But that is not enough – more must be done.  Yet in the face of this need, the Ontario Government has whittled back the 2020 GHG reductions target by 80%.  The Government has not explained why it is reneging on the commitment in its Climate Action Plan. There is no assurance that the Government will commit to either policy initiatives or additional financing to fulfill its Action Plan promises.

    Miller’s Report contains this observation why meeting these targets is essential:

    The release of the IPCC’s Fifth Assessment Report represents a watershed event in global climate science; the science underlying climate change has become much more compelling and certain, and the projections being made are dire indeed.

    No sense counting on the Federal Government to set an example for Ontario: the Federal Government is too busy implementing policies encouraging the exploitation of the Tar Sands, which will guarantee that Canada does not meet its international reduction targets.


  • Peter Jones - August 3, 2014

    “International Coalition of Grandparents Appeal for Climate Sanity”

    Statement to national and international political leaders from Concerned Grandparents – united for our grandchildrens’ sustainable future.

    International Grandparents call for a new moral leadership, giving priority to the safety of all our grandchildren and their right to a sustainable planet. Putting their best interest at the top of national and international political agendas will demonstrate solidarity between generations.

    The latest IPCC reports leave no doubt – the health of our planet is in grave jeopardy.

    Our grandchildren must cope with the risk of uncontrollable global warming in a world ridden by famine, sickness, displacement and despair.   This risk has greatly increased, yet international climate negotiations are stalled.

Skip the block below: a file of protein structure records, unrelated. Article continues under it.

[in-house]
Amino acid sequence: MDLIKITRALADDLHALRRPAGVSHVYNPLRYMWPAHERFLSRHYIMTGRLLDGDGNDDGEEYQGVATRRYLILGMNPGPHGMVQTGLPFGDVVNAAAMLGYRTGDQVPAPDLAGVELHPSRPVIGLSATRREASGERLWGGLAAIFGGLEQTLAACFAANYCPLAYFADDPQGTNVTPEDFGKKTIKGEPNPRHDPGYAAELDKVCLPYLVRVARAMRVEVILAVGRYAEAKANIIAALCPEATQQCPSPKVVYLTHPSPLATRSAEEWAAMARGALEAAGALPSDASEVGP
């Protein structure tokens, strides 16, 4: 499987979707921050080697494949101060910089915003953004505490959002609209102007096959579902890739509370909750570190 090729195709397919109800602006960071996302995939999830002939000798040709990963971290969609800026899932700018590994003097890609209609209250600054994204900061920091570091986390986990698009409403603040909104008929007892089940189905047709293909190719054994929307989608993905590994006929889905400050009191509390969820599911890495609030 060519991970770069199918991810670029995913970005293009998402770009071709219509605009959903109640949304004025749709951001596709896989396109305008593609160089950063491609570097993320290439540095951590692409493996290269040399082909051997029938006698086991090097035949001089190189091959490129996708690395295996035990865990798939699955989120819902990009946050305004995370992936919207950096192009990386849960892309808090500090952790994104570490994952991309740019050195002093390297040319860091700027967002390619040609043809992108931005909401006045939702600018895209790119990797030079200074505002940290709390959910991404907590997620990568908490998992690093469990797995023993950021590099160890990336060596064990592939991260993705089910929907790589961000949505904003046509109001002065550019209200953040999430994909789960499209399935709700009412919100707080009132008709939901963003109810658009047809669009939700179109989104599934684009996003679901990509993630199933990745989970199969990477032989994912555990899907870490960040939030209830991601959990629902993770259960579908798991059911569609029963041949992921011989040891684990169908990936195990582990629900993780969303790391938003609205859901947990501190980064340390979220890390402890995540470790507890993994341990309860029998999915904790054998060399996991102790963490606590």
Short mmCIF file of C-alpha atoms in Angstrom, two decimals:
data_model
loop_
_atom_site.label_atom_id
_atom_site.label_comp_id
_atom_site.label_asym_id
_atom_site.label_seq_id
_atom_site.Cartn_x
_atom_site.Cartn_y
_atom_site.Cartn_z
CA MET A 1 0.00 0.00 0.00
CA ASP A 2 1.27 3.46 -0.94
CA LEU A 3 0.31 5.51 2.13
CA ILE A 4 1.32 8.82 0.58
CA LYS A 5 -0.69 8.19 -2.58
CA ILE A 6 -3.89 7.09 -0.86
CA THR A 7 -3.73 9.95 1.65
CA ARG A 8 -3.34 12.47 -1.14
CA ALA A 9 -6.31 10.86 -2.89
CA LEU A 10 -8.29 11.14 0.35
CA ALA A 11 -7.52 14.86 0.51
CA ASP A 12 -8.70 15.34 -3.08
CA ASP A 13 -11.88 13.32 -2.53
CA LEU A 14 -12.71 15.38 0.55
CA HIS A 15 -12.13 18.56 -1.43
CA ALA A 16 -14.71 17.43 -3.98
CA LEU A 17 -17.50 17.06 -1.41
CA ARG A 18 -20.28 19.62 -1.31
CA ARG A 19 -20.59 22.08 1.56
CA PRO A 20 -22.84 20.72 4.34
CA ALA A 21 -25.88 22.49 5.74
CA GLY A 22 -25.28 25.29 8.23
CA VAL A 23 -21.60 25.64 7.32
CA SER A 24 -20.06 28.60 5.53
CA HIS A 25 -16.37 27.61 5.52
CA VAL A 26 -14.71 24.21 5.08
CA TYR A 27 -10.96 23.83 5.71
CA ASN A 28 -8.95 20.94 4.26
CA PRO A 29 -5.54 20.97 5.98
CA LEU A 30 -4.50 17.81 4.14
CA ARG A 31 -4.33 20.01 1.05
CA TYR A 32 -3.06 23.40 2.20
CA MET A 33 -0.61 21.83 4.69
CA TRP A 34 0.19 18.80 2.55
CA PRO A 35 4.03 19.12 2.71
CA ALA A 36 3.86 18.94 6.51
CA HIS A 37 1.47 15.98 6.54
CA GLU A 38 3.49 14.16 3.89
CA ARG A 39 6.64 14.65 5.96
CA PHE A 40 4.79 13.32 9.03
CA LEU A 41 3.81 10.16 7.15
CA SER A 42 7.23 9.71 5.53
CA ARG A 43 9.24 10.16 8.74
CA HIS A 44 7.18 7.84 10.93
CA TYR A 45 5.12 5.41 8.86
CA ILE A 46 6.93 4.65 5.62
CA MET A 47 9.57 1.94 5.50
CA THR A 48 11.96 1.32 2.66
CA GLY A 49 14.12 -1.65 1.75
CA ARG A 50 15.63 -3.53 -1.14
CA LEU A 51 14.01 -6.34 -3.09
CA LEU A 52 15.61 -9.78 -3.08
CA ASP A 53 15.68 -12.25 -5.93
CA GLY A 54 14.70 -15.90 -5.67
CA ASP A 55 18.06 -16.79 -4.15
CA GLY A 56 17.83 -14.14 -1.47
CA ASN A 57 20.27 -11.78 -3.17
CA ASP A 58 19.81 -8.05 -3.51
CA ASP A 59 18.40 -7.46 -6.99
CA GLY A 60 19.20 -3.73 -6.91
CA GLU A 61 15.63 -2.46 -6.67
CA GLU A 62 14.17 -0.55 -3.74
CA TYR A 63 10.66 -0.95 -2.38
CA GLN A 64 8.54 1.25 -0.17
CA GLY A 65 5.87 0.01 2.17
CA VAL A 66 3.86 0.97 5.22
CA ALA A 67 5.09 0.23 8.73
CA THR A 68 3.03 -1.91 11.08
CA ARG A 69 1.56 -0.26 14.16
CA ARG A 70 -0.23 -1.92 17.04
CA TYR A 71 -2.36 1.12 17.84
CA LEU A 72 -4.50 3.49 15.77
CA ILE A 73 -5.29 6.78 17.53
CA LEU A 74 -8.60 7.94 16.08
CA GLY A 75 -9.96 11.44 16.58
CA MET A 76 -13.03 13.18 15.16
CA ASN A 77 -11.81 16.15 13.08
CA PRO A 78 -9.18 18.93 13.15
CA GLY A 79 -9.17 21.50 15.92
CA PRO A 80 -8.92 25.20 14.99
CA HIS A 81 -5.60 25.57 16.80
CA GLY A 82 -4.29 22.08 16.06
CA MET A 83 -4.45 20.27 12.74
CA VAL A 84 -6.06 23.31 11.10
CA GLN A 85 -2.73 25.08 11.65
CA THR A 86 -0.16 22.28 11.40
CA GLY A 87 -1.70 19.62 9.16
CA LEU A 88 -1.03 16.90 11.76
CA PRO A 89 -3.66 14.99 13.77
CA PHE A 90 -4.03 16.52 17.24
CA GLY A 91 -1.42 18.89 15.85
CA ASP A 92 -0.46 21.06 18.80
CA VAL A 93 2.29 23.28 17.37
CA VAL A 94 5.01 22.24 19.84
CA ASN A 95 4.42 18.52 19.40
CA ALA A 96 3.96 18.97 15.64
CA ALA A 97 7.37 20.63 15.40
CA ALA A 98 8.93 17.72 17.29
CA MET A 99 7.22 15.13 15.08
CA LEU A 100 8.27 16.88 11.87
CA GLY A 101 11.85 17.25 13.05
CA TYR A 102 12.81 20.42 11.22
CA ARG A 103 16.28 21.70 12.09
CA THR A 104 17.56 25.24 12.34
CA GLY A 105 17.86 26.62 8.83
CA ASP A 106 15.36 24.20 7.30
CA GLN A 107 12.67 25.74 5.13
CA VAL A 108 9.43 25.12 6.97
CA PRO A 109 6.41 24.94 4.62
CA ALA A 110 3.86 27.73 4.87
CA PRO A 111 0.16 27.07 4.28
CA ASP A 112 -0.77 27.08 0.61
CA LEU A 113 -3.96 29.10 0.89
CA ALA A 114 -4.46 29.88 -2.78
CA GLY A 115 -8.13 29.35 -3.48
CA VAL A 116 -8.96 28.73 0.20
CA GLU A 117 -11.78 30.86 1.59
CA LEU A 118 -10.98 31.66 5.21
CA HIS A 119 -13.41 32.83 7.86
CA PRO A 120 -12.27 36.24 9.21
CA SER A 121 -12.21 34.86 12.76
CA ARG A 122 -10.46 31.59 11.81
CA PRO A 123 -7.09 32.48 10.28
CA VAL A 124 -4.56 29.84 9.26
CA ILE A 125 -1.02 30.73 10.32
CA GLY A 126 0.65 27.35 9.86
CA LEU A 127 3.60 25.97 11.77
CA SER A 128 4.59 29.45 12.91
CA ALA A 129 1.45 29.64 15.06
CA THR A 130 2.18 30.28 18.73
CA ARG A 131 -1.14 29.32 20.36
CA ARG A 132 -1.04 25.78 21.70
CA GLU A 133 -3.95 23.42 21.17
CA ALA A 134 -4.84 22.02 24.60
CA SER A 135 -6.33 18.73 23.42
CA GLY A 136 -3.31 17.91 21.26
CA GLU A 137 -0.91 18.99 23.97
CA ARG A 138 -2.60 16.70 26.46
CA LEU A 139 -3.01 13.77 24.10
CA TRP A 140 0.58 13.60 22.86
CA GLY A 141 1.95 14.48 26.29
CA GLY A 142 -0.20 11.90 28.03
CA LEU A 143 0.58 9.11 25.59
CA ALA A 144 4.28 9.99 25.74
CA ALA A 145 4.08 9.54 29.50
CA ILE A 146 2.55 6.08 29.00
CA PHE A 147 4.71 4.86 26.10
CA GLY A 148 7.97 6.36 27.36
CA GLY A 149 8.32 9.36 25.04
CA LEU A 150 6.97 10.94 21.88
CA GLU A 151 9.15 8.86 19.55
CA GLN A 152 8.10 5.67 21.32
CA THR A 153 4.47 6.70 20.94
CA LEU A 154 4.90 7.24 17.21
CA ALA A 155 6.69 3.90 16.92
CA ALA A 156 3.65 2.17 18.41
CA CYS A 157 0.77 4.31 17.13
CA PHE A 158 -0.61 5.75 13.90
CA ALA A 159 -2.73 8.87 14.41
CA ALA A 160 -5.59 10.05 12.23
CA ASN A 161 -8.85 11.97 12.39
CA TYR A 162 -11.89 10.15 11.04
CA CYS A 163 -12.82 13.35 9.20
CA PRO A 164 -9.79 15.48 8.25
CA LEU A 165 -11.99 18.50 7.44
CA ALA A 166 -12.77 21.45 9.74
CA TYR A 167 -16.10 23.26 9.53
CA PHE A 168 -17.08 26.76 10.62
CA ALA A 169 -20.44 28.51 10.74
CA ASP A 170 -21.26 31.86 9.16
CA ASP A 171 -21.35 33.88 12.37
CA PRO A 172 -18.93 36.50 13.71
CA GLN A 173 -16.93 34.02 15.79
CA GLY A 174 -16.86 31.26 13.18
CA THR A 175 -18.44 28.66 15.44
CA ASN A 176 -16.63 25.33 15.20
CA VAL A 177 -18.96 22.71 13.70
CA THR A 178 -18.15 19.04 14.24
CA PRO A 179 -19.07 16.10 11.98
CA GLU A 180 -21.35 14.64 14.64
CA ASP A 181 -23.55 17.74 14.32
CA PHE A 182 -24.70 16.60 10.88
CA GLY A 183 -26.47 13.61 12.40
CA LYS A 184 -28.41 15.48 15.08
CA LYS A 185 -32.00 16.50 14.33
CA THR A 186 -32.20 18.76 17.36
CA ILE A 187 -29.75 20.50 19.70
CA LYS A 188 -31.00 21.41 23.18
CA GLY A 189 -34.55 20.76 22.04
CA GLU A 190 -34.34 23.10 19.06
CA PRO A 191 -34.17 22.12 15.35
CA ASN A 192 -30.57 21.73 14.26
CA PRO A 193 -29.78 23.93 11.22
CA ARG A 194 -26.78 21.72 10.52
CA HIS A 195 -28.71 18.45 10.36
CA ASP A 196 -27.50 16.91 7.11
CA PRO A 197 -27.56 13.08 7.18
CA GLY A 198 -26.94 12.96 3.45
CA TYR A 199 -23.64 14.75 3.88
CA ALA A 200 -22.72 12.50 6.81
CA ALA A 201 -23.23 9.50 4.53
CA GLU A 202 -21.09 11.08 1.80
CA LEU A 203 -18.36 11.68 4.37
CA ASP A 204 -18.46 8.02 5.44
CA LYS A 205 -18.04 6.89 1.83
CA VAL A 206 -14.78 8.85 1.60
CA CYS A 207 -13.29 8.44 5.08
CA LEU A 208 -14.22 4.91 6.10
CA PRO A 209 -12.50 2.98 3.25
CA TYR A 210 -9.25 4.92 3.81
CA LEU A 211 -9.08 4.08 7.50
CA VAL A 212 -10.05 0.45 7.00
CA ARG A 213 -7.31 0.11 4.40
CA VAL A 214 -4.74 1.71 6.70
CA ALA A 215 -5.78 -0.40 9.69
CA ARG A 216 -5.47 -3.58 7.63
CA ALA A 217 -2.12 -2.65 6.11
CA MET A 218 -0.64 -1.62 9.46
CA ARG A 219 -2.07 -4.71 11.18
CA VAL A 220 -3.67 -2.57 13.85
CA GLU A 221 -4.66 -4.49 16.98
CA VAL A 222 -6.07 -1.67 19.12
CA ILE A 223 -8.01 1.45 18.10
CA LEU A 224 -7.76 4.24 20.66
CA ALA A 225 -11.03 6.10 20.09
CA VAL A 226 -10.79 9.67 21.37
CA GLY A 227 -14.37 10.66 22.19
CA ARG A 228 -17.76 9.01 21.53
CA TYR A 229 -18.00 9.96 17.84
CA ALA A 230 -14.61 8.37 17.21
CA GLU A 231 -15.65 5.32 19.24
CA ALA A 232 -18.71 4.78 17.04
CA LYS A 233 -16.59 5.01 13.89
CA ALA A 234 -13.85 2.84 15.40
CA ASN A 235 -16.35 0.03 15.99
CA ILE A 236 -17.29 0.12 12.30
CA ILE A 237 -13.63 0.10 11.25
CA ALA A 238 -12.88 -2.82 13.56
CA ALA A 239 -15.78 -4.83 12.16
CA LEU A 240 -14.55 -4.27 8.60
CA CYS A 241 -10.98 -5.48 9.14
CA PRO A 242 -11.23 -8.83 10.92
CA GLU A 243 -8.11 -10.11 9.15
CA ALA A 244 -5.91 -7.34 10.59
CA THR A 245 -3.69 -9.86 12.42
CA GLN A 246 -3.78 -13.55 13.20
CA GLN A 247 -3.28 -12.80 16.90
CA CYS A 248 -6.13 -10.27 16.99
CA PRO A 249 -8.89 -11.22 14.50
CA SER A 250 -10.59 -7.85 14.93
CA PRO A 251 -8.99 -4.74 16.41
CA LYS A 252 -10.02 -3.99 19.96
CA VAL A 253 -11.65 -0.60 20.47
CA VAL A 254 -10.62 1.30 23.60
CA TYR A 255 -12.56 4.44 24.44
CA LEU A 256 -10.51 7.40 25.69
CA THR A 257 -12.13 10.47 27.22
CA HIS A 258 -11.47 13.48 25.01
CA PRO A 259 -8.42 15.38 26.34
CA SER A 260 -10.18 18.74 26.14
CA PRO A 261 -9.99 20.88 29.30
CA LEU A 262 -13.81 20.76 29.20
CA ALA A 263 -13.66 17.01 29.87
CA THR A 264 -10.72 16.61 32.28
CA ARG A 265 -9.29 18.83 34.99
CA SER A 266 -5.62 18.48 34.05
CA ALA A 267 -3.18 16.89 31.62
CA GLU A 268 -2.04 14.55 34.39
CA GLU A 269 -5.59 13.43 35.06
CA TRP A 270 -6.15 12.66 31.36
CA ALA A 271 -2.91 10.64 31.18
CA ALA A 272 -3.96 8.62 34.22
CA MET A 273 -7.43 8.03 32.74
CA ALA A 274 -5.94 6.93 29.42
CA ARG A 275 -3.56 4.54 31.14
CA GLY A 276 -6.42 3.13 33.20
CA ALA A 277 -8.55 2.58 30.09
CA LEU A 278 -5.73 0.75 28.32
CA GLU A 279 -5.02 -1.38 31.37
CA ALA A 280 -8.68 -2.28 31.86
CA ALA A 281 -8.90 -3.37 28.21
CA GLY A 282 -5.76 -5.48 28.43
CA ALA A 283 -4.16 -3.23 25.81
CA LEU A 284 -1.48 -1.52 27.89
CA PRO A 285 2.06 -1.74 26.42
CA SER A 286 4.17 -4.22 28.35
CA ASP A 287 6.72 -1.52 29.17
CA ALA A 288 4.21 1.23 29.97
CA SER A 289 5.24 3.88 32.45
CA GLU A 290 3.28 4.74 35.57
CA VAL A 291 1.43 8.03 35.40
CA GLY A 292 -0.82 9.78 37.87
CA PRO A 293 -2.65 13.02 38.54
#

The search for new sources of fossil fuel grows. More fertile land is being stripped, precious water contaminated, and more habitats for animals and humans disrupted.

    We know that most fossil reserves must remain in the ground if global warming of more than 2 °C is to be avoided. Consequently, coal must be phased out faster. Environmentally costly fossil fuel sources such as tar sands, coal seam gas and shale gas cannot be exploited. In the fragile High Arctic, where unique habitat and precious marine life must be protected and prioritized, oil exploitation must stop.

    “Turning down the heat” for the sake of our grandchildren will require changed attitudes and sincere efforts to slow down consumerism in affluent societies. We need to recognize and adjust to the limits of the Earth’s resources.  We must regard saving, caution and moderation as positive values – economically beneficial to both today’s and future societies.

    As elders we acknowledge our time-honoured role as caretakers of the inheritance of future generations. We owe grandchildren everywhere sustainable living conditions, clean air and water, fertile and uncontaminated land, and a contained global climate.

    In short, we owe them a planet Earth as wonderful as the one we have enjoyed.

    Therefore we call upon concerned grandparents of the world to join us in efforts to force political leaders – national and international –to protect the rights and safety of children and all future generations.

    Halfdan Wiik, chair, Grandparents Climate Campaign, Norway
    Peter Jones, chair, For Our Grandchildren (4RG), Canada

  • web-simpson-logo
    Peter Jones - July 27, 2014

    A must read!

    In 2012 an enterprising Website ranked Canadian columnists who commented on climate change. Jeffrey Simpson walked away with the Project Beaver Award as the best!.

    4RG has commented on numerous Simpson columns.  In our view he has continued to be the most balanced, most insightful and most persistent commentator on the subject.

    Read his recent column in Saturday’s edition of the Globe and Mail. He successfully integrates many themes in this column:

    • Canada’s experience with extreme weather conditions,
    • our need to adapt to global warming,
    • the winners and losers from climate change, and
    • the measures taken by the Federal Government to minimize public appreciation of the issue.

    We had addressed up the last theme – the “suppression” of publicity about climate change – in our blog of July 1 Ohhhhhhhh Canada!  We should have mentioned that Leona Aglukkaq, the Federal Minister of the Environment since May 2013, has managed to avoid any public statement on climate change for close to a year.

    Saying nothing about climate change is an effective way for our Federal Government to keep the issue out of the public eye.

    Climate Change is not a concern of this Government.  And certainly not of this Minister of the Environment!